This is the area that enacted key characters in the traditional, historical, and mythological past. The localities of Ko’olaupoko, Kanehoalani, and Ko’olauloa, were home to Wakea, and Haumea (Papa), who bore Haloa-naka, the older brother of Haloa. (Handy and Handy, 1971)
This area was an early center for colonization, and as a result, was agriculturally rich for taro and sweet potato. The boarding section of the Ko’olau range provided a variety of geographic exposures due to low gaps toward the southern end of the range. These are the peaks of the Manolua, Kalihi, Nu’uanu, and Manoa Valleys. (Handy and Handy, 1971)
The Waimanalo Sugar Company, established in 1878, was most associated with the Mauniawili ditch. This ditch system continues to serve farmers in Waimanalo with less than 54 million gallons per moth. The Waimanalo system required frequent and costly repairs, and eventually was replaced with PVC in recent times. The Waimanalo Sugar Company ceased operations in 1947. (Wilcox, 1996)
Ko’olaupoko, the three northern ahupuua of Waikane, Hakip’u, and Kualoa are comprised of a bay and reef coastline, which allows cultivation up to the shore line. This location historically provided ample water for wet and streamside taro cultivation, fishponds and pools, and sloping land ideal for sweet potato cultivation. Kanehoalani, the center of myths and legends, serves as the intermediary between Ko’olaupoko and Ko’olauloa. (Handy and Handy, 1971)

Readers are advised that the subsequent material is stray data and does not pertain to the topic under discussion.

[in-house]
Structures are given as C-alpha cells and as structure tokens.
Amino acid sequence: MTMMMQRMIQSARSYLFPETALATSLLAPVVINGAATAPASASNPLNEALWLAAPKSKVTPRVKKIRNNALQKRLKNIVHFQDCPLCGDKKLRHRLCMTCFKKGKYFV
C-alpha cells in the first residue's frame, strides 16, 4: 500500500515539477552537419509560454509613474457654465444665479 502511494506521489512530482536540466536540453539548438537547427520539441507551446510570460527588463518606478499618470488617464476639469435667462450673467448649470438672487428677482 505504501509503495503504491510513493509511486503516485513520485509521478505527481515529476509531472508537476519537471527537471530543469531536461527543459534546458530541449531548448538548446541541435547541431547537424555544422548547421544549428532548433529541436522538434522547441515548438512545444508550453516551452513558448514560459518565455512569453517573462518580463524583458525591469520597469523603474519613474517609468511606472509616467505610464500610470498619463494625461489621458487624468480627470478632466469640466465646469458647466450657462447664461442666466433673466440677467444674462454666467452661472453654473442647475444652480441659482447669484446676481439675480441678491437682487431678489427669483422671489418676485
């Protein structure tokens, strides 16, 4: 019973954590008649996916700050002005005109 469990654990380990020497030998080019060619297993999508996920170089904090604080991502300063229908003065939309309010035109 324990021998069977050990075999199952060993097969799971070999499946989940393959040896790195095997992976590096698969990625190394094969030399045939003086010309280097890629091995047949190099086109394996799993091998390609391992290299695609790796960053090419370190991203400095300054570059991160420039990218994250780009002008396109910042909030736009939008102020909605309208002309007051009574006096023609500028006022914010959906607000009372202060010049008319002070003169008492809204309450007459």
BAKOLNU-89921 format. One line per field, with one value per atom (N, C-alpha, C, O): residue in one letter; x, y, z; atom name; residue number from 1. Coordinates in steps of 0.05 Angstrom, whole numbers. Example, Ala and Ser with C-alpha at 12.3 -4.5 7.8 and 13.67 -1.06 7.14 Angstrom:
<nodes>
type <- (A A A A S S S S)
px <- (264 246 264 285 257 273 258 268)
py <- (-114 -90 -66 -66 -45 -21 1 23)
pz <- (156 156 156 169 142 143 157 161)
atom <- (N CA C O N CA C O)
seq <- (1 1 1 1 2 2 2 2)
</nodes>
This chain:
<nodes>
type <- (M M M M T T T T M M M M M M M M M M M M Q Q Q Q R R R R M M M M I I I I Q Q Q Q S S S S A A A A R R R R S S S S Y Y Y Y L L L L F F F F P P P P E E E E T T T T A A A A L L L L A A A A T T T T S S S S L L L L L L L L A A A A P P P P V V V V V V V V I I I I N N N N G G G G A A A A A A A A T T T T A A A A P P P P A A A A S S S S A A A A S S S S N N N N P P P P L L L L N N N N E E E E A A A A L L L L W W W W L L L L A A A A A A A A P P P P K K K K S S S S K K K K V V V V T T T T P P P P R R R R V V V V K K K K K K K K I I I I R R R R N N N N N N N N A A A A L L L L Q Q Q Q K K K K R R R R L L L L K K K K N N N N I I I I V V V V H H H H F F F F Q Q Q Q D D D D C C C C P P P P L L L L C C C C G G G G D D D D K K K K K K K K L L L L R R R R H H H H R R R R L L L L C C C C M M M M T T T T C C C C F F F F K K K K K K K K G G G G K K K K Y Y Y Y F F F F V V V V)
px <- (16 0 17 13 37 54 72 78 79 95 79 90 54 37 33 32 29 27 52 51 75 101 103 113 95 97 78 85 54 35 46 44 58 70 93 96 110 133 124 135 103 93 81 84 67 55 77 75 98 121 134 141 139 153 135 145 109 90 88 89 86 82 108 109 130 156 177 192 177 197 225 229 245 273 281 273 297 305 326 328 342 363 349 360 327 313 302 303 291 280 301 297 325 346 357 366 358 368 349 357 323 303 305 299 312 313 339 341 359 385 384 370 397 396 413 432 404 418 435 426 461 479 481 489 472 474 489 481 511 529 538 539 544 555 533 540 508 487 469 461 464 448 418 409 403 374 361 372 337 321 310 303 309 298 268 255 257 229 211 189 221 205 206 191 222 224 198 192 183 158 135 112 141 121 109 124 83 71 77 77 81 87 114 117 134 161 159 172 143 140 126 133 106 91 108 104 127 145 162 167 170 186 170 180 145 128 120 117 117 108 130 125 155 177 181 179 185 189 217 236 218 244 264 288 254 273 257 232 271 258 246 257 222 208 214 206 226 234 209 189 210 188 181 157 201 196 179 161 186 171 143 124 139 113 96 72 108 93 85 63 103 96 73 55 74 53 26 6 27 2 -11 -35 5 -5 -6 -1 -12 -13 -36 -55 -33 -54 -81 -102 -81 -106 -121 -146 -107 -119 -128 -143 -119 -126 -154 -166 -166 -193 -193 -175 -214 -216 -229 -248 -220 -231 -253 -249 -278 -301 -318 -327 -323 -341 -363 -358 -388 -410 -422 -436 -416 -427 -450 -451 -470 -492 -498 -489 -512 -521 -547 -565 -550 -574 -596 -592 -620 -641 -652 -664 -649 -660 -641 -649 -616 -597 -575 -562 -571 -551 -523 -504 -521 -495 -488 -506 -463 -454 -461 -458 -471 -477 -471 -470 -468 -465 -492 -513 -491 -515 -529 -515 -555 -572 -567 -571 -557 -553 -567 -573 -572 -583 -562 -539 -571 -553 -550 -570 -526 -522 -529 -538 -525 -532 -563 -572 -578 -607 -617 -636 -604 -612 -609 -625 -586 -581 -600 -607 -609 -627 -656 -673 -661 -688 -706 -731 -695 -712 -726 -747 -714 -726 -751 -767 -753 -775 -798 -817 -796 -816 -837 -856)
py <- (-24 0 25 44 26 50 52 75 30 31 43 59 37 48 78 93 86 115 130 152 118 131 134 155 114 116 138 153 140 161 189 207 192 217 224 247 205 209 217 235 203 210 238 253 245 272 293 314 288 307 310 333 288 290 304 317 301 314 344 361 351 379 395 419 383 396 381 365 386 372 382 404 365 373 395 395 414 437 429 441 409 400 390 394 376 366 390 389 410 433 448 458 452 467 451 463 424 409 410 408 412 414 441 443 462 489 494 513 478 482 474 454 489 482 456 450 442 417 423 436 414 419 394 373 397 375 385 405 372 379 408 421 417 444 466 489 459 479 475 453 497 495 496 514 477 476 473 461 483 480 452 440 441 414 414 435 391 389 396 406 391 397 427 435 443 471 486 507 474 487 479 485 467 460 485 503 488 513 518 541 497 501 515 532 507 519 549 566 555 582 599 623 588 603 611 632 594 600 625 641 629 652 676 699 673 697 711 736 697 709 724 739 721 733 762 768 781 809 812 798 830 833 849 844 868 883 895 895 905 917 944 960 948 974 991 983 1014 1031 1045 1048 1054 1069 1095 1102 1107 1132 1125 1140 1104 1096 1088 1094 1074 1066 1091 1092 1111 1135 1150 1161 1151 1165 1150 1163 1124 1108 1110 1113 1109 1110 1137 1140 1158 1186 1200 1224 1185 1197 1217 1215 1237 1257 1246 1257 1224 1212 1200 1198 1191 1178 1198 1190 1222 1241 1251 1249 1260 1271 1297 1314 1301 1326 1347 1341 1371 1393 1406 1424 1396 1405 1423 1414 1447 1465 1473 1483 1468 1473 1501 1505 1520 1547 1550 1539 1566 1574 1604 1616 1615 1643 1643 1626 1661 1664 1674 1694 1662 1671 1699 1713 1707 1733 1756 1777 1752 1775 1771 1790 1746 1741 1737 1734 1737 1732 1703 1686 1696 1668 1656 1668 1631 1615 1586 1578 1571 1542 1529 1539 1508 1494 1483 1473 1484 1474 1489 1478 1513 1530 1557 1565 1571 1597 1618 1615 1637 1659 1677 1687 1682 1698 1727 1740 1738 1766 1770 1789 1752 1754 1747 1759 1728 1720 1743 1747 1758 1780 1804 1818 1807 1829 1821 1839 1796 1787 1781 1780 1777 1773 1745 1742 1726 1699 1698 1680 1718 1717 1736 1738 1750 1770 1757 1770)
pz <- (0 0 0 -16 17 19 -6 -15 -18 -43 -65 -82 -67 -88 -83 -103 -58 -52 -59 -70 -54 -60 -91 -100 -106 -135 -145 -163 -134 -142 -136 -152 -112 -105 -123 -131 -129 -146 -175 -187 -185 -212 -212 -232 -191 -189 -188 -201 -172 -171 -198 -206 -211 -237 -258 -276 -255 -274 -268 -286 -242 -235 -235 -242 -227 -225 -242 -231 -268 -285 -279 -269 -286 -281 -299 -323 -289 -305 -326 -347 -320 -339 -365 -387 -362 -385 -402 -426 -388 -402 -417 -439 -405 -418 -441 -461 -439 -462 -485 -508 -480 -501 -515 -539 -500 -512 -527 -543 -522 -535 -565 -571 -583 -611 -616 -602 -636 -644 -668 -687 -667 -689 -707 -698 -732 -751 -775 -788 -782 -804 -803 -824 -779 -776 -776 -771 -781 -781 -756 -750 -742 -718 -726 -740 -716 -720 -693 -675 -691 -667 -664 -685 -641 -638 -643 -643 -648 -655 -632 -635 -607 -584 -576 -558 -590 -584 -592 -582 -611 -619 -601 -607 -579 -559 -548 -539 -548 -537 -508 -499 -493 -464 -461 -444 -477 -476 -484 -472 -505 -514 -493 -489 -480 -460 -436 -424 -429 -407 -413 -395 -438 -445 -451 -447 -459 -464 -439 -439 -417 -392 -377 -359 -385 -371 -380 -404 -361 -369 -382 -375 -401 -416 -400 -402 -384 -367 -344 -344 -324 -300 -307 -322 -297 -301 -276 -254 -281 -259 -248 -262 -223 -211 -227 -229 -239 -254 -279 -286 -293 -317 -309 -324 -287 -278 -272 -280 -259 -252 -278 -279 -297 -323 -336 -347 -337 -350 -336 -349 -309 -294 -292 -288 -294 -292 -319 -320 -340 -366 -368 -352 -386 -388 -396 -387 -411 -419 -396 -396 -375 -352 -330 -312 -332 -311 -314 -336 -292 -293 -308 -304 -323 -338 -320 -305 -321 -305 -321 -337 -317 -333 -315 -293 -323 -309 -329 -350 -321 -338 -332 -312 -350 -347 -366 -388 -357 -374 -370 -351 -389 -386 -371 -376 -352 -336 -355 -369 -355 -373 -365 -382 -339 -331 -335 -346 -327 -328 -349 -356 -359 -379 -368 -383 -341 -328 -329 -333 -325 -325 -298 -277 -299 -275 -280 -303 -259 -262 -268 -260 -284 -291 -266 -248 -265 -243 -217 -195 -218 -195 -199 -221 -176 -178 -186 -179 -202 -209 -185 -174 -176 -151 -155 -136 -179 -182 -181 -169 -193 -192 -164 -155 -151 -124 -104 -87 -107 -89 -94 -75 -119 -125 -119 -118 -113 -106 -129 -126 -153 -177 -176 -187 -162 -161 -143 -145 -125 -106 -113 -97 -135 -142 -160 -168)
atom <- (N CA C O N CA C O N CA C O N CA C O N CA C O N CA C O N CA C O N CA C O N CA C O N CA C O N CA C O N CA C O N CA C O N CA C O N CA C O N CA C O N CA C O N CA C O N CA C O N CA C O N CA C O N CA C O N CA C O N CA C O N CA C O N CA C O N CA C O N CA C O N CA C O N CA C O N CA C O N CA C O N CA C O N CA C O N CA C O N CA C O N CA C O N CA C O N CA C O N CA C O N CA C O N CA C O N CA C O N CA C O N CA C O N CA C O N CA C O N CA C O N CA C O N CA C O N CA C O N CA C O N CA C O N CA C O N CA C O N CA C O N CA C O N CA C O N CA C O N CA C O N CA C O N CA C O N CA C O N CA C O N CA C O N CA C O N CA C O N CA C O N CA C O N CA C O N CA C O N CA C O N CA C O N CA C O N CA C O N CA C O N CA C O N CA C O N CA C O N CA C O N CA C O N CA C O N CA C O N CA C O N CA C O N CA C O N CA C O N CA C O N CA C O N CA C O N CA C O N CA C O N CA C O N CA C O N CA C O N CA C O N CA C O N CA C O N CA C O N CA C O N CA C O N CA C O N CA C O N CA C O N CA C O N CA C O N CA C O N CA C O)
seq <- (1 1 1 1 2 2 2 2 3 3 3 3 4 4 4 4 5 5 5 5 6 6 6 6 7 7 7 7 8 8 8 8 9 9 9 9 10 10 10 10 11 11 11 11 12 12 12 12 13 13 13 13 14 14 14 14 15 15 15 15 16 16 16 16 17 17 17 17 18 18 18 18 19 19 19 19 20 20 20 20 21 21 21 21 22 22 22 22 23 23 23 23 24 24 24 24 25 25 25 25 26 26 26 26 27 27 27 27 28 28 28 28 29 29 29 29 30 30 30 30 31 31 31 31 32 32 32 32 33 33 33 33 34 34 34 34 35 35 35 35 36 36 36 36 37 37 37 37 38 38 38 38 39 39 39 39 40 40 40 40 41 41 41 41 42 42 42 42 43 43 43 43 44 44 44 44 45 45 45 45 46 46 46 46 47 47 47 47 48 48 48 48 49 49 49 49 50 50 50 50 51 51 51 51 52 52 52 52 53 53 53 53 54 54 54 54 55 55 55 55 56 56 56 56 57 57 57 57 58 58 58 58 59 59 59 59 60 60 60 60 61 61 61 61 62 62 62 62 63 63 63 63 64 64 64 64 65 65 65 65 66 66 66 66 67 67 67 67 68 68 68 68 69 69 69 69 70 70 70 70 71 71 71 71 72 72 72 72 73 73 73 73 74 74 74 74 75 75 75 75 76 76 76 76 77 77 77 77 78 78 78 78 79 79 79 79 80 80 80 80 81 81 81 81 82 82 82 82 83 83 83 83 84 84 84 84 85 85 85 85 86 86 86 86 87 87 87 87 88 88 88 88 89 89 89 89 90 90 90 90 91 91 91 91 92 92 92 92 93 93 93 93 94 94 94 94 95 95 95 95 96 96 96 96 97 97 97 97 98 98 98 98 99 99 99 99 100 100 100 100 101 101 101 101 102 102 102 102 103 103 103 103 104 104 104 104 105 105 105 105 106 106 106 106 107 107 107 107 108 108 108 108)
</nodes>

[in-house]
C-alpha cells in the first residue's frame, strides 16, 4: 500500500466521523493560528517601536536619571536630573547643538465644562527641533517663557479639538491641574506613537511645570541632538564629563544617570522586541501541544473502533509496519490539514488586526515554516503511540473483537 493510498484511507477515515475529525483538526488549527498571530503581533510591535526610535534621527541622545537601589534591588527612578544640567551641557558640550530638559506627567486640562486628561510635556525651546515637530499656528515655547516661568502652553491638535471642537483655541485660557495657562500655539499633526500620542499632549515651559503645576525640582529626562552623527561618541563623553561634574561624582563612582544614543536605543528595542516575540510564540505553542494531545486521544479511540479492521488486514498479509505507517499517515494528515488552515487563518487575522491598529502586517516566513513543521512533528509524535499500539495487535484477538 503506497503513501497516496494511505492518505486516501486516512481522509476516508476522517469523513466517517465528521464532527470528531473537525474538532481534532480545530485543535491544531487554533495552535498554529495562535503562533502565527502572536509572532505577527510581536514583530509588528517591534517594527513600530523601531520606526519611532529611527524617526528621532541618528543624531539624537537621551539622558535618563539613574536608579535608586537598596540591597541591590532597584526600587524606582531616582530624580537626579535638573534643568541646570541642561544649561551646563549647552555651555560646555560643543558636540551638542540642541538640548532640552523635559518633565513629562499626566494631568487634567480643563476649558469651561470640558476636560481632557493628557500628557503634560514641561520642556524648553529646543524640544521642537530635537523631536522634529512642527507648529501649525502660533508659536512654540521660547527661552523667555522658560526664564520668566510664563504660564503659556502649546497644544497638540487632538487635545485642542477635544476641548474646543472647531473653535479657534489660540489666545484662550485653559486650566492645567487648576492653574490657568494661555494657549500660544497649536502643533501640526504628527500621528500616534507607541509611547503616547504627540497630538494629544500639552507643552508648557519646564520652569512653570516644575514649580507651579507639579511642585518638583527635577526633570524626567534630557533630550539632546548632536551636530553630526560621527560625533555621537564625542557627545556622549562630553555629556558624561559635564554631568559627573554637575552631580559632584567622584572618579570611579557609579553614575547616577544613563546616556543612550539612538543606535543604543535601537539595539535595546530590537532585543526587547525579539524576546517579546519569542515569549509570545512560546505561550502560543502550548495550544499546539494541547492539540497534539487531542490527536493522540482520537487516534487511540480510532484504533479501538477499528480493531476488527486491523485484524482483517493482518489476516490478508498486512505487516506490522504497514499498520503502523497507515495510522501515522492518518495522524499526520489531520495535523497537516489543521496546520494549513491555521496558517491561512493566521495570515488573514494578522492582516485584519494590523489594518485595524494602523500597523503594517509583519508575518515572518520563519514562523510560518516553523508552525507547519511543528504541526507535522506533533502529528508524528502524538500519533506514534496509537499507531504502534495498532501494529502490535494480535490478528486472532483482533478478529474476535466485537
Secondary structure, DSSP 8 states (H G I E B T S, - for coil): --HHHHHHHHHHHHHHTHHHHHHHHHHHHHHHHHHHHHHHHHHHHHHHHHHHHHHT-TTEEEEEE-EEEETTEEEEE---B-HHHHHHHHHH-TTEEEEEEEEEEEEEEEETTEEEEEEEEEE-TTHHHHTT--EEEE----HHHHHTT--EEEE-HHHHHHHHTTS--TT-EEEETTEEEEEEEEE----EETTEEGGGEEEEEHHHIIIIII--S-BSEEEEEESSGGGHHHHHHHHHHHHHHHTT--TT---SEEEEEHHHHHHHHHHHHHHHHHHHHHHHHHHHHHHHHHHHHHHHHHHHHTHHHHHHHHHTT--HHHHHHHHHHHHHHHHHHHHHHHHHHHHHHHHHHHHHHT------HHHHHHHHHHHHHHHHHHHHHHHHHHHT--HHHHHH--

Formerly known as Paliku, the Kualoa area was known to provide paper mulberry for tapa cloth. Although a historic lo’i was found in the area, not much taro was thought to have grown there, due to a lack of streams. However extensive taro was thought to have grown in the valley north of Kaneholani, or Ka’a’awa as well as Kahana. This heavily terraced area also grew upland sweet potato and coconut along the shore. Kahana also provided breadfruit, Hawaiian bamboo, and numerous fish ponds. (Handy and Handy, 1971)
In 1890, James Castle and Alexander Yound started the Kahuku Sugar Plantation on land leased by James Campbell. With water supplied by entirely groundwater sources, the Kahuku Plantation Company expanded to Punalu’u in 1906, and the Punalu’u ditch system. After expanding to the Lai’e Plantation agricultural lands, the parent company A&B closed the Kahuku Plantation in 1971. (Wilcox, 1996)
Thank you to the UH Library for hosting these wonderful historic photos used for our "SWCD History" section.